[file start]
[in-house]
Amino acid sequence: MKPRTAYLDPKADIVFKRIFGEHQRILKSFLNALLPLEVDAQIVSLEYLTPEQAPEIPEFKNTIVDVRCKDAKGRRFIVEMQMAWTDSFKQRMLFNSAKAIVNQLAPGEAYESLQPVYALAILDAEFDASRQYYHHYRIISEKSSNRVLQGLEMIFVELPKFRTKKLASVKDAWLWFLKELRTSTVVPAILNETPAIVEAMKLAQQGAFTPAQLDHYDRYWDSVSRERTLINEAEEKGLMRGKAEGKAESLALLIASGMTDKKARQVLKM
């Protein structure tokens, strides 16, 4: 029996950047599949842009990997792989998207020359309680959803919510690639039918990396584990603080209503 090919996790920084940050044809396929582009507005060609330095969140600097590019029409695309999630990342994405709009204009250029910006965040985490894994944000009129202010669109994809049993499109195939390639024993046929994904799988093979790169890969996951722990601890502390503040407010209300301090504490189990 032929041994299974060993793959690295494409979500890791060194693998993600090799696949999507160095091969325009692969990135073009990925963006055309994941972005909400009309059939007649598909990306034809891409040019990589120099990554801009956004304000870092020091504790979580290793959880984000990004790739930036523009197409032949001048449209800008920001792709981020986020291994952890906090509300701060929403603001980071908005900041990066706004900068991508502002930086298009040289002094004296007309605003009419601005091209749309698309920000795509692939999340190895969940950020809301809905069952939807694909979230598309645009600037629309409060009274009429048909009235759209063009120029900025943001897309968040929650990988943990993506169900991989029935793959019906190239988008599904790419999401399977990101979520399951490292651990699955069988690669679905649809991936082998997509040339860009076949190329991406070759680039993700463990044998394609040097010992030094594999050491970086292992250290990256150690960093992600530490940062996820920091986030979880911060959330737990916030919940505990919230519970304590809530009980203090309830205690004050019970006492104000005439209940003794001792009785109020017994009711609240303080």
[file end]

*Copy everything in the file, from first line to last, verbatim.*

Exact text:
[in-house]
Amino acid sequence: MKPRTAYLDPKADIVFKRIFGEHQRILKSFLNALLPLEVDAQIVSLEYLTPEQAPEIPEFKNTIVDVRCKDAKGRRFIVEMQMAWTDSFKQRMLFNSAKAIVNQLAPGEAYESLQPVYALAILDAEFDASRQYYHHYRIISEKSSNRVLQGLEMIFVELPKFRTKKLASVKDAWLWFLKELRTSTVVPAILNETPAIVEAMKLAQQGAFTPAQLDHYDRYWDSVSRERTLINEAEEKGLMRGKAEGKAESLALLIASGMTDKKARQVLKM
């Protein structure tokens, strides 16, 4: 029996950047599949842009990997792989998207020359309680959803919510690639039918990396584990603080209503 090919996790920084940050044809396929582009507005060609330095969140600097590019029409695309999630990342994405709009204009250029910006965040985490894994944000009129202010669109994809049993499109195939390639024993046929994904799988093979790169890969996951722990601890502390503040407010209300301090504490189990 032929041994299974060993793959690295494409979500890791060194693998993600090799696949999507160095091969325009692969990135073009990925963006055309994941972005909400009309059939007649598909990306034809891409040019990589120099990554801009956004304000870092020091504790979580290793959880984000990004790739930036523009197409032949001048449209800008920001792709981020986020291994952890906090509300701060929403603001980071908005900041990066706004900068991508502002930086298009040289002094004296007309605003009419601005091209749309698309920000795509692939999340190895969940950020809301809905069952939807694909979230598309645009600037629309409060009274009429048909009235759209063009120029900025943001897309968040929650990988943990993506169900991989029935793959019906190239988008599904790419999401399977990101979520399951490292651990699955069988690669679905649809991936082998997509040339860009076949190329991406070759680039993700463990044998394609040097010992030094594999050491970086292992250290990256150690960093992600530490940062996820920091986030979880911060959330737990916030919940505990919230519970304590809530009980203090309830205690004050019970006492104000005439209940003794001792009785109020017994009711609240303080």